DEAR ABBY: I am a third-year medical student completing my pediatrics rotation. I recently saw a 14-year-old girl who thought she might be pregnant because she was experiencing symptoms of morning sickness. As her mother and I listened, she described having had unprotected sex for several months.
I knew she needed a pregnancy test, pelvic exam, a Pap smear to check for cervical cancer, and special tests for various sexually transmitted diseases (STDs). When I explained this to the patient and her mother, they both seemed shocked that we could perform a pelvic exam on such a young teen. (There are smaller instruments made especially for younger girls.) It took much reassurance before we could proceed.
Abby, please inform sexually active teen-age girls that they need a pelvic exam and Pap smear AT LEAST once a year. The best time to start is BEFORE having sex so the teen can learn about "safe sex" -- and lower the risk of pregnancy and STDs.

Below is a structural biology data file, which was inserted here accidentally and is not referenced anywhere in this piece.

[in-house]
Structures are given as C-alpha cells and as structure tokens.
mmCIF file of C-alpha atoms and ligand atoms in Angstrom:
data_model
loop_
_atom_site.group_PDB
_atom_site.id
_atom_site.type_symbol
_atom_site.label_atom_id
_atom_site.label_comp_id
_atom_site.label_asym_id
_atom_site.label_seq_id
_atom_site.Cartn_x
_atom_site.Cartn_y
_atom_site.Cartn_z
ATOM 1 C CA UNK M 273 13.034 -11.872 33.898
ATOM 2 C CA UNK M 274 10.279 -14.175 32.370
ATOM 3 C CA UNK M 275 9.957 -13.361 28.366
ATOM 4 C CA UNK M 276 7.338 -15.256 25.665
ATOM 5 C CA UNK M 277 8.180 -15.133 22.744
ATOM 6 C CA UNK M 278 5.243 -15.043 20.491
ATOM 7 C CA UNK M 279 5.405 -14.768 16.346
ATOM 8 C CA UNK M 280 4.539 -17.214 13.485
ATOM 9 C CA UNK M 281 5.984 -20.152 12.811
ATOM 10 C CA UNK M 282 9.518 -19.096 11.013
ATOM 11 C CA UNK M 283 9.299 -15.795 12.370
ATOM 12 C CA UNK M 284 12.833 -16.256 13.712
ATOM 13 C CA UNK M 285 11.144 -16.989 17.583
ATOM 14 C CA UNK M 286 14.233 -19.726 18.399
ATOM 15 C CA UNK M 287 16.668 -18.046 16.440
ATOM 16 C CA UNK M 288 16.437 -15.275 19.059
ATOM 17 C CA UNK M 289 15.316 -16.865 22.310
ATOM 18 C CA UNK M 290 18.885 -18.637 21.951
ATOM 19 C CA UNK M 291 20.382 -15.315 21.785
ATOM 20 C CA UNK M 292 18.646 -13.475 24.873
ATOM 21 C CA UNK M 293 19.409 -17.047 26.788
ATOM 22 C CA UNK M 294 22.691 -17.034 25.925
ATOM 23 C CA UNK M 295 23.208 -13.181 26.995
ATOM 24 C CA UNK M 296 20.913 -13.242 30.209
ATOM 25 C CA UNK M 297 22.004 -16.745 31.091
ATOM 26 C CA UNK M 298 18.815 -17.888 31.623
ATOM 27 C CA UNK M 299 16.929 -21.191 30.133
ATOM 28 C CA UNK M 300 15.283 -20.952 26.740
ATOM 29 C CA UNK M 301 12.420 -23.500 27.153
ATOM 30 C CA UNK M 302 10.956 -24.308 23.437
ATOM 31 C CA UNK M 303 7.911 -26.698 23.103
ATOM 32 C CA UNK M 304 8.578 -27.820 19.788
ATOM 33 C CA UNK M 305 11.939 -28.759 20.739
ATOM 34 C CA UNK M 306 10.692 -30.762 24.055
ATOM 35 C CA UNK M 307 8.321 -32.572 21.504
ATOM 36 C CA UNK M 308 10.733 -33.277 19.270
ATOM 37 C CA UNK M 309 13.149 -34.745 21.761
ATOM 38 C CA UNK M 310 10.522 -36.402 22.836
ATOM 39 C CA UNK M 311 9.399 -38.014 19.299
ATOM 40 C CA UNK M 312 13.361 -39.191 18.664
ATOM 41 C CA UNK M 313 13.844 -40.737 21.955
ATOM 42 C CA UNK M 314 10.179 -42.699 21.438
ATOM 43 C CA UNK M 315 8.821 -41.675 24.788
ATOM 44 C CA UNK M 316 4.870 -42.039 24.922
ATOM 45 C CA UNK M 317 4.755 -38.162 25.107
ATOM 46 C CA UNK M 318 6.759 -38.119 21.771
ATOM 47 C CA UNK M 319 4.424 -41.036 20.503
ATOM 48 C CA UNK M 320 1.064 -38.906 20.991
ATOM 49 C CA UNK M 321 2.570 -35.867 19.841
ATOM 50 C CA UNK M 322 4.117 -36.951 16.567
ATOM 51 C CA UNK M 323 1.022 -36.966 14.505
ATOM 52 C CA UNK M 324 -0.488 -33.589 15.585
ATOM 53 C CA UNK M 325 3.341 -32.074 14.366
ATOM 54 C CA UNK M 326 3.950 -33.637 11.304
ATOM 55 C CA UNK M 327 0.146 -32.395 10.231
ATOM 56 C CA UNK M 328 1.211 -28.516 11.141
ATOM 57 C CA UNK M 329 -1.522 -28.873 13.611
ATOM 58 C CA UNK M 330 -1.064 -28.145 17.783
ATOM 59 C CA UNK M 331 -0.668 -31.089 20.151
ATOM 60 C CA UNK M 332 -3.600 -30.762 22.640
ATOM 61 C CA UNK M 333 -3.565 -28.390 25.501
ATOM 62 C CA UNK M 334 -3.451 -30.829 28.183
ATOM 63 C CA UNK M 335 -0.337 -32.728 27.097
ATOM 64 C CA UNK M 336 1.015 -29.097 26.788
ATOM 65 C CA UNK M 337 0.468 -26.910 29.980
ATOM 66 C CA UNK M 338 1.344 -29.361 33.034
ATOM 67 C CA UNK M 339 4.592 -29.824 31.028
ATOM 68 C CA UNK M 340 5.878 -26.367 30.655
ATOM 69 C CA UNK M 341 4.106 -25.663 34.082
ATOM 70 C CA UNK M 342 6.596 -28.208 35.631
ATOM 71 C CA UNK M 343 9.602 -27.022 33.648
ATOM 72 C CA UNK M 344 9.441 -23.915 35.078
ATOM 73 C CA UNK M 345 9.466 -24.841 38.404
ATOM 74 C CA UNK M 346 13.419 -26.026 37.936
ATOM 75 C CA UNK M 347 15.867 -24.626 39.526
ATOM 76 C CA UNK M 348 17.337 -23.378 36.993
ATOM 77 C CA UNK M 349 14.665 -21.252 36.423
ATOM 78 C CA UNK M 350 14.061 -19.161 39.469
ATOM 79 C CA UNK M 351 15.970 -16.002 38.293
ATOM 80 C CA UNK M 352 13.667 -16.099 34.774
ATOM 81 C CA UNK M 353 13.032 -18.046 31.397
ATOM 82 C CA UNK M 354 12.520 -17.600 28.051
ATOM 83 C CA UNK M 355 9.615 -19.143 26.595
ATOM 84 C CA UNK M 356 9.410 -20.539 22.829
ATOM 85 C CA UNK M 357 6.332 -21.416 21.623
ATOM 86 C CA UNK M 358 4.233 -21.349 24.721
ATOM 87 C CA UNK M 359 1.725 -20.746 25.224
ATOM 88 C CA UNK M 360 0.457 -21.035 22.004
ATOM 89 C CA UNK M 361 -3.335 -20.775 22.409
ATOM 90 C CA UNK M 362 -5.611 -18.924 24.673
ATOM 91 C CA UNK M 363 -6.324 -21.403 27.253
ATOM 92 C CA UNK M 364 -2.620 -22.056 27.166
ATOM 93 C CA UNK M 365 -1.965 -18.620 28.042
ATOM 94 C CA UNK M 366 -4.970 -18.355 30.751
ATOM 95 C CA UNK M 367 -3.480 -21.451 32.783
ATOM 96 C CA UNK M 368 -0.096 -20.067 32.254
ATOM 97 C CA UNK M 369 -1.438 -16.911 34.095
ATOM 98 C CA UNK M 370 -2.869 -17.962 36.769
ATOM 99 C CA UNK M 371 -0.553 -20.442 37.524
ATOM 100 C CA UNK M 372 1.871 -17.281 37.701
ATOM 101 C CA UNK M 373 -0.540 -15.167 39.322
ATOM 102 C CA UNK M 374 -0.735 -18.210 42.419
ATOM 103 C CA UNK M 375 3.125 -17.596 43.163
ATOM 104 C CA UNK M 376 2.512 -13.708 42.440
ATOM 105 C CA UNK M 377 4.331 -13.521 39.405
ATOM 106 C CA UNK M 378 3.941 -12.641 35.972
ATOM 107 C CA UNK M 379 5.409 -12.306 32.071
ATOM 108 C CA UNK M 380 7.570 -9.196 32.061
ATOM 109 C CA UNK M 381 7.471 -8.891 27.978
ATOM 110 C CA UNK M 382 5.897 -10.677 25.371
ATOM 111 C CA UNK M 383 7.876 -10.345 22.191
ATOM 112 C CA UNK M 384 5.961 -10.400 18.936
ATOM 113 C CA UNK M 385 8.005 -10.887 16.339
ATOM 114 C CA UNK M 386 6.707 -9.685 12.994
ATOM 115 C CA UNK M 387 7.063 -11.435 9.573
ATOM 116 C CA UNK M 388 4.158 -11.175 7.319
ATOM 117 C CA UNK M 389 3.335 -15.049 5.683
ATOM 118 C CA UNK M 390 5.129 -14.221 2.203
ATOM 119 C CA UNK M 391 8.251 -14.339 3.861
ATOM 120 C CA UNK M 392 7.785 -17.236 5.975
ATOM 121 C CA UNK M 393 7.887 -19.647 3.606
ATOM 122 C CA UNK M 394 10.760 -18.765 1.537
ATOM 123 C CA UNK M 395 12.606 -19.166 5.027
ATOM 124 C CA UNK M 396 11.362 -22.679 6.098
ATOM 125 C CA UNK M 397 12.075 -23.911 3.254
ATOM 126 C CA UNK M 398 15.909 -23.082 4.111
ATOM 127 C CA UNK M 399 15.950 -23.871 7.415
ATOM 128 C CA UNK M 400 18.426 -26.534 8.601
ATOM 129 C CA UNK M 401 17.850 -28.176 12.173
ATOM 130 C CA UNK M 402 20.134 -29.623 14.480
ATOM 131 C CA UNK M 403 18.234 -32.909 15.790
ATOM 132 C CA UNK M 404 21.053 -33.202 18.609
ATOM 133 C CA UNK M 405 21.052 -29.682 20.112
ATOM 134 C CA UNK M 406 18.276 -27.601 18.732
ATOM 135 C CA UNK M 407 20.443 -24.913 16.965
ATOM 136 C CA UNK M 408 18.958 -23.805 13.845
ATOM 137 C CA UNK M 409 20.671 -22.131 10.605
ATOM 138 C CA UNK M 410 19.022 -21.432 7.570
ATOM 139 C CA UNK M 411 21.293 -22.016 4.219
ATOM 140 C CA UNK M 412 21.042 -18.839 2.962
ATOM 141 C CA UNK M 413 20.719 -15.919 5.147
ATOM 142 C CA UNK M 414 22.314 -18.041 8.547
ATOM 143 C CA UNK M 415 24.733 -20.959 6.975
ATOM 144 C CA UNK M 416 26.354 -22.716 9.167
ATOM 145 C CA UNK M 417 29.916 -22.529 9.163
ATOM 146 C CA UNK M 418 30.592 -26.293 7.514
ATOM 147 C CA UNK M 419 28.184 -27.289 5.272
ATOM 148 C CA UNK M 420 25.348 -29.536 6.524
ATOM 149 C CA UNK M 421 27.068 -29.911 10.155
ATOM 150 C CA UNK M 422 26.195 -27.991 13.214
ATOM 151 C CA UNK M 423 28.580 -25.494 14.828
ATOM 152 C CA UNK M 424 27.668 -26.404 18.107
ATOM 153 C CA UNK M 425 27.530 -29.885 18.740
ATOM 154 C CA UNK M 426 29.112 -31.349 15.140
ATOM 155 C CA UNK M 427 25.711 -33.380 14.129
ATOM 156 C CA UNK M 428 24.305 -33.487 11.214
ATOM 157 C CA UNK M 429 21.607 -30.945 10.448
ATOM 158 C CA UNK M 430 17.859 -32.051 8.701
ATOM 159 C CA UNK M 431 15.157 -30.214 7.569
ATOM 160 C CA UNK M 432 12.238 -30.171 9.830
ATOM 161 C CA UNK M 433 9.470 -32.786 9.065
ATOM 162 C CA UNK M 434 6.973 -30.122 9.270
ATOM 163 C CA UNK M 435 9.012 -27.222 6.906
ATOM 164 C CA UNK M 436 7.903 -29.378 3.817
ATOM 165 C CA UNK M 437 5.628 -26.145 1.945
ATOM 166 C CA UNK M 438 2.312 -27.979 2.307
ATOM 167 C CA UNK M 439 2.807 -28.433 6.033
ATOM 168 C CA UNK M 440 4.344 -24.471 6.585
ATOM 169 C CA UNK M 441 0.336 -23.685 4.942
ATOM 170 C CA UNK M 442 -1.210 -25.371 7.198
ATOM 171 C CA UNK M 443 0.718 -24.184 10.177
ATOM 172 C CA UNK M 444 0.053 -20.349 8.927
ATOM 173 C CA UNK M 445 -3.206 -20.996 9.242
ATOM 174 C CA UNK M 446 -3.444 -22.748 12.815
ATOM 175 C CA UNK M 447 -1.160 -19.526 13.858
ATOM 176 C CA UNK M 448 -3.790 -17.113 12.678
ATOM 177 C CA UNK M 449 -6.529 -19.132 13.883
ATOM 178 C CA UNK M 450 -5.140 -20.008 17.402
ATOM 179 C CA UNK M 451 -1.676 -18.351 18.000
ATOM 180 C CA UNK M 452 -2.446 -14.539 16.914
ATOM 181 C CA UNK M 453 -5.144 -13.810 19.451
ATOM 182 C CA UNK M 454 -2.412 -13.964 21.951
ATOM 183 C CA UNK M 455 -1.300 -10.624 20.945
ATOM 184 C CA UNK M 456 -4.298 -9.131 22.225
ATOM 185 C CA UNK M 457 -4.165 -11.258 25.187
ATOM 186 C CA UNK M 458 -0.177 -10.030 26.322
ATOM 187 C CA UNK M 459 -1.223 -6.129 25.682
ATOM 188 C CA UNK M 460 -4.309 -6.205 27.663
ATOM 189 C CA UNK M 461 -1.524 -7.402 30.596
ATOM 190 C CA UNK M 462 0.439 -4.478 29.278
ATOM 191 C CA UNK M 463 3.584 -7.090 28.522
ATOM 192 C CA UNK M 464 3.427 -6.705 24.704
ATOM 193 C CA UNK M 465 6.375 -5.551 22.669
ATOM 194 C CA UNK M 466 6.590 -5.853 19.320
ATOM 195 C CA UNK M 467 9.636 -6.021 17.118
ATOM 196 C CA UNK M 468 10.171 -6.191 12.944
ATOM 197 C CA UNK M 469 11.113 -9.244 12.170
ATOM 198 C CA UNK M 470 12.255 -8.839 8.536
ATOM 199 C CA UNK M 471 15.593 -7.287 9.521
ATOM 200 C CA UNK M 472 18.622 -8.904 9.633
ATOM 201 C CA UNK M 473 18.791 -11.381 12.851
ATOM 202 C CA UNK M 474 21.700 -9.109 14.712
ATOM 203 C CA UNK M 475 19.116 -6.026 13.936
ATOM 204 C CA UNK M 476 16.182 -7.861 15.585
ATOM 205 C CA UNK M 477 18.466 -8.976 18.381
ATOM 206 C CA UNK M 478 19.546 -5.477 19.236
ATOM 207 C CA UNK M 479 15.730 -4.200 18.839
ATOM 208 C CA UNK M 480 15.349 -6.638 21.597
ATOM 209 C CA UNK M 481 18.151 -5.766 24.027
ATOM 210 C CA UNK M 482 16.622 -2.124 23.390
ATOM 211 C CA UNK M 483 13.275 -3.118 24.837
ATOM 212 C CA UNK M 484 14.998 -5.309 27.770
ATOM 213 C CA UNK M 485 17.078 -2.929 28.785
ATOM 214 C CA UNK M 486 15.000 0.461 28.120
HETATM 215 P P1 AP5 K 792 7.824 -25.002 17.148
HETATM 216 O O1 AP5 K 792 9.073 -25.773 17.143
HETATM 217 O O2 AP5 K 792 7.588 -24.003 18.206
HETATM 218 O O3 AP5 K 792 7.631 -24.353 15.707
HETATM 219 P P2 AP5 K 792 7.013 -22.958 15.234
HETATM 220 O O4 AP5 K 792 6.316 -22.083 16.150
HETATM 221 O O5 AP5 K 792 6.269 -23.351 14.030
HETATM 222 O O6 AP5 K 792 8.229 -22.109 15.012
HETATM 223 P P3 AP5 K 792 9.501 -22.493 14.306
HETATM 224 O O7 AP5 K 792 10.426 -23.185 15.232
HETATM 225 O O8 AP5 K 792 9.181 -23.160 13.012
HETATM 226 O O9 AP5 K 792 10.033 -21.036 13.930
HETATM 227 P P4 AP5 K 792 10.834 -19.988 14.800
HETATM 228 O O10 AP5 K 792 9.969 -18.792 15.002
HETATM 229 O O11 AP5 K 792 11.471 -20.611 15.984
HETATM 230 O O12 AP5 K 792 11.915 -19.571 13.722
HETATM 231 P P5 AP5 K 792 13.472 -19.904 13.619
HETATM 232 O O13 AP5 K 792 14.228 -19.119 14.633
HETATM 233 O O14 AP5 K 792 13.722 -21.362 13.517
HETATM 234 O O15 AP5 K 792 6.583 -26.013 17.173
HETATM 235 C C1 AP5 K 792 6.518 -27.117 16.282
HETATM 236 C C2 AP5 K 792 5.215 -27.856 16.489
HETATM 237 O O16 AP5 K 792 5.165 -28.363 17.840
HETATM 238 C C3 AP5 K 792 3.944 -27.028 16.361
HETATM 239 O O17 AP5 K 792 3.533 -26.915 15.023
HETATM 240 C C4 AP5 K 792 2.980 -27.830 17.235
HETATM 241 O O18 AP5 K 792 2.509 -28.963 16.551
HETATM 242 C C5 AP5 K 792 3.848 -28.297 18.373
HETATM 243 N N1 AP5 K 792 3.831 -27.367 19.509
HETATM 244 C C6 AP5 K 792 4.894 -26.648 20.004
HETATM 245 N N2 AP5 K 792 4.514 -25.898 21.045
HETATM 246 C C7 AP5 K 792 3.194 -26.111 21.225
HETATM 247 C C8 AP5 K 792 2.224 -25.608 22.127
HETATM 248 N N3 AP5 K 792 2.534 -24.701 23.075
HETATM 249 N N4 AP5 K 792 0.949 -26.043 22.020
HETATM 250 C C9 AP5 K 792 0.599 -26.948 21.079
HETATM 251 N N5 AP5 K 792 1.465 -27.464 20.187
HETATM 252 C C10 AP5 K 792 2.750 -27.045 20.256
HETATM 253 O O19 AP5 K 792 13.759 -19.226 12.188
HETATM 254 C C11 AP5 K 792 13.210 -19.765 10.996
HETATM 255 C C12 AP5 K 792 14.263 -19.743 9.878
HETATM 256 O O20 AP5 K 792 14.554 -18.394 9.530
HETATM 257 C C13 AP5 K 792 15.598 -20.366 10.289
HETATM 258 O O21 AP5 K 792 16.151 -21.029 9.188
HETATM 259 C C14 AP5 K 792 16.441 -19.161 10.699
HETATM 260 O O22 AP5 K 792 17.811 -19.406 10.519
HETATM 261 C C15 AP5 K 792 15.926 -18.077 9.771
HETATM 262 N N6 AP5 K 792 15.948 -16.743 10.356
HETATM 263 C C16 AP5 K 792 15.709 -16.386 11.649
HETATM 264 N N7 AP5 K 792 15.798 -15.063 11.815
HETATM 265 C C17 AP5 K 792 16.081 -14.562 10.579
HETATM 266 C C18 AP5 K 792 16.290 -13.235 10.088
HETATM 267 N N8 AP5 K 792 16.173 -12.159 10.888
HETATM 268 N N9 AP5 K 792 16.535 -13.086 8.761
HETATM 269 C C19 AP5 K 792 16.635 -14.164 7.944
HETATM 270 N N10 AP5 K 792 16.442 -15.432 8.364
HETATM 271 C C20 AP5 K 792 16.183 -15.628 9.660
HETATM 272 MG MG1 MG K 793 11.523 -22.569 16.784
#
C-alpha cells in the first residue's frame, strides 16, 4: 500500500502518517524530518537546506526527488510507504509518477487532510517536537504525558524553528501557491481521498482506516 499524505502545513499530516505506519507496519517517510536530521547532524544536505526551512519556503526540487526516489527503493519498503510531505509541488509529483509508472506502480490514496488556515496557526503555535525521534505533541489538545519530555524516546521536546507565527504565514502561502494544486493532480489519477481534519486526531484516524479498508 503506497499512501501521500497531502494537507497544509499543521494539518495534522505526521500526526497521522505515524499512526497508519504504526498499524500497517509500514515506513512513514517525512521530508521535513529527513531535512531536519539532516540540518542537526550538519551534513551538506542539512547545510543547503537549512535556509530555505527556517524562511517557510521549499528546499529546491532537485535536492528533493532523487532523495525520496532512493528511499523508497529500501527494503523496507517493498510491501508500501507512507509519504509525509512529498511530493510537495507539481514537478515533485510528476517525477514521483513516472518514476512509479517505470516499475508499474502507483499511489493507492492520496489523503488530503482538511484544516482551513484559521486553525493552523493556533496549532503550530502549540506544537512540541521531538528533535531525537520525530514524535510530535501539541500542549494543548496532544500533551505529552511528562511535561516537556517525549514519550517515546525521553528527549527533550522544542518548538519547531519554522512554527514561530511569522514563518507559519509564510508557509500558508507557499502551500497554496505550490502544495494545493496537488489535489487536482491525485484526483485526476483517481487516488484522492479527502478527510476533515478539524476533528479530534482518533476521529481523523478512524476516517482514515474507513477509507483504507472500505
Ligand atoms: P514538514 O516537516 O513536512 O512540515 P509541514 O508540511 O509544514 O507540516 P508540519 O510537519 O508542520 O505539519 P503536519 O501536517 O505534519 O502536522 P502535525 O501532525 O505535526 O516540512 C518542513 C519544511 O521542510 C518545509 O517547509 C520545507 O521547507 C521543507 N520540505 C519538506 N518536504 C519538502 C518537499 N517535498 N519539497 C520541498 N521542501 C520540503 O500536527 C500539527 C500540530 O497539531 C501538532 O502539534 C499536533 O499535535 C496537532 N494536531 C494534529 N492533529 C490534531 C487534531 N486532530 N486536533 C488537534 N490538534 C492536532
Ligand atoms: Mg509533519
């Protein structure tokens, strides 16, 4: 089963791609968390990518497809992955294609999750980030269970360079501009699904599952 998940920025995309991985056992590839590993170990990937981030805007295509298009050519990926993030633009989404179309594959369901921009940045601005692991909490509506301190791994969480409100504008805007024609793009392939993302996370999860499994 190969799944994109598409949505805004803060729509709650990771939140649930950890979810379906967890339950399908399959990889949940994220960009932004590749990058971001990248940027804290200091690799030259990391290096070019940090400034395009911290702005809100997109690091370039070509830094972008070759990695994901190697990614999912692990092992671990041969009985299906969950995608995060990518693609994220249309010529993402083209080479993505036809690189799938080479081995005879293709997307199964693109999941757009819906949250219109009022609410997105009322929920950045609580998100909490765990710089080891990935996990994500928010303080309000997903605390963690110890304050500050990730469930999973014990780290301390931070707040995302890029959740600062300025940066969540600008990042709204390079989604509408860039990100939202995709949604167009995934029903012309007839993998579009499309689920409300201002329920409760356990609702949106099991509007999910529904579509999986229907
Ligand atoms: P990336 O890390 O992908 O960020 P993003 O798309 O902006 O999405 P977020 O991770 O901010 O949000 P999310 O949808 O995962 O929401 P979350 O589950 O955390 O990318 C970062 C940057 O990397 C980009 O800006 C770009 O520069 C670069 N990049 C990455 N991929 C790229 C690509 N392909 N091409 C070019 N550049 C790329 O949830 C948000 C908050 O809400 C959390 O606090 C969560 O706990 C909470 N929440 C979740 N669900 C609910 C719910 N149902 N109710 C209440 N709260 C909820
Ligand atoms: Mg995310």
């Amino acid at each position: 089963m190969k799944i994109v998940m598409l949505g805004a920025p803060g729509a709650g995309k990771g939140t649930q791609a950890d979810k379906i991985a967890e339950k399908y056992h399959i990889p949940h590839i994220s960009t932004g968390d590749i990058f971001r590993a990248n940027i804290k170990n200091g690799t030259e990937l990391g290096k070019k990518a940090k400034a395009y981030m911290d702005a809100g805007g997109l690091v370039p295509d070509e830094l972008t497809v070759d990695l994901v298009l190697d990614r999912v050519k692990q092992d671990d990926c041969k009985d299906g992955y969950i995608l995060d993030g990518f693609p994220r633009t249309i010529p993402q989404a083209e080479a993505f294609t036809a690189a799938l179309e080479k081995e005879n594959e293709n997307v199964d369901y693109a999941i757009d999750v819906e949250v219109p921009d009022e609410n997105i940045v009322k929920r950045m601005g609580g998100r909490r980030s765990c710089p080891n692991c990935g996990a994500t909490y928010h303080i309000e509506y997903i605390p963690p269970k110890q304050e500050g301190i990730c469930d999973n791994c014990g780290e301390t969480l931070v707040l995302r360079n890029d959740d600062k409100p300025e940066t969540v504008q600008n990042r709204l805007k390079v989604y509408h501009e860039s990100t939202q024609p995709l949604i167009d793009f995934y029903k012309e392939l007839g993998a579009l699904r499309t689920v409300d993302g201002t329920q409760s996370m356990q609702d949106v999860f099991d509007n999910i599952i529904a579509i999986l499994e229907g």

Most states allow teen-agers to receive confidential medical care and information regarding contraception, pregnancy and STDs without parental permission. Teens can seek free or low-cost treatment from local health departments and family planning clinics.
Of course, sexual activity involves more than one person. Teen-age boys also need to take responsibility for their health and the health of their partners.
If teens are too embarrassed to talk to medical providers about preventing pregnancy and STDs, they are too young and immature to have sex. -- MED STUDENT IN RICHMOND, VA.
DEAR MED STUDENT: I agree. Thank you for your information and insight. It's unfortunate that many young adults engage in sexual relationships for which they are neither physically nor emotionally ready. They need to know it's all right to say no. A mature sexual relationship involves not only taking care of oneself, but also taking care of the partner.
P.S. You are going to be a wonderful doctor!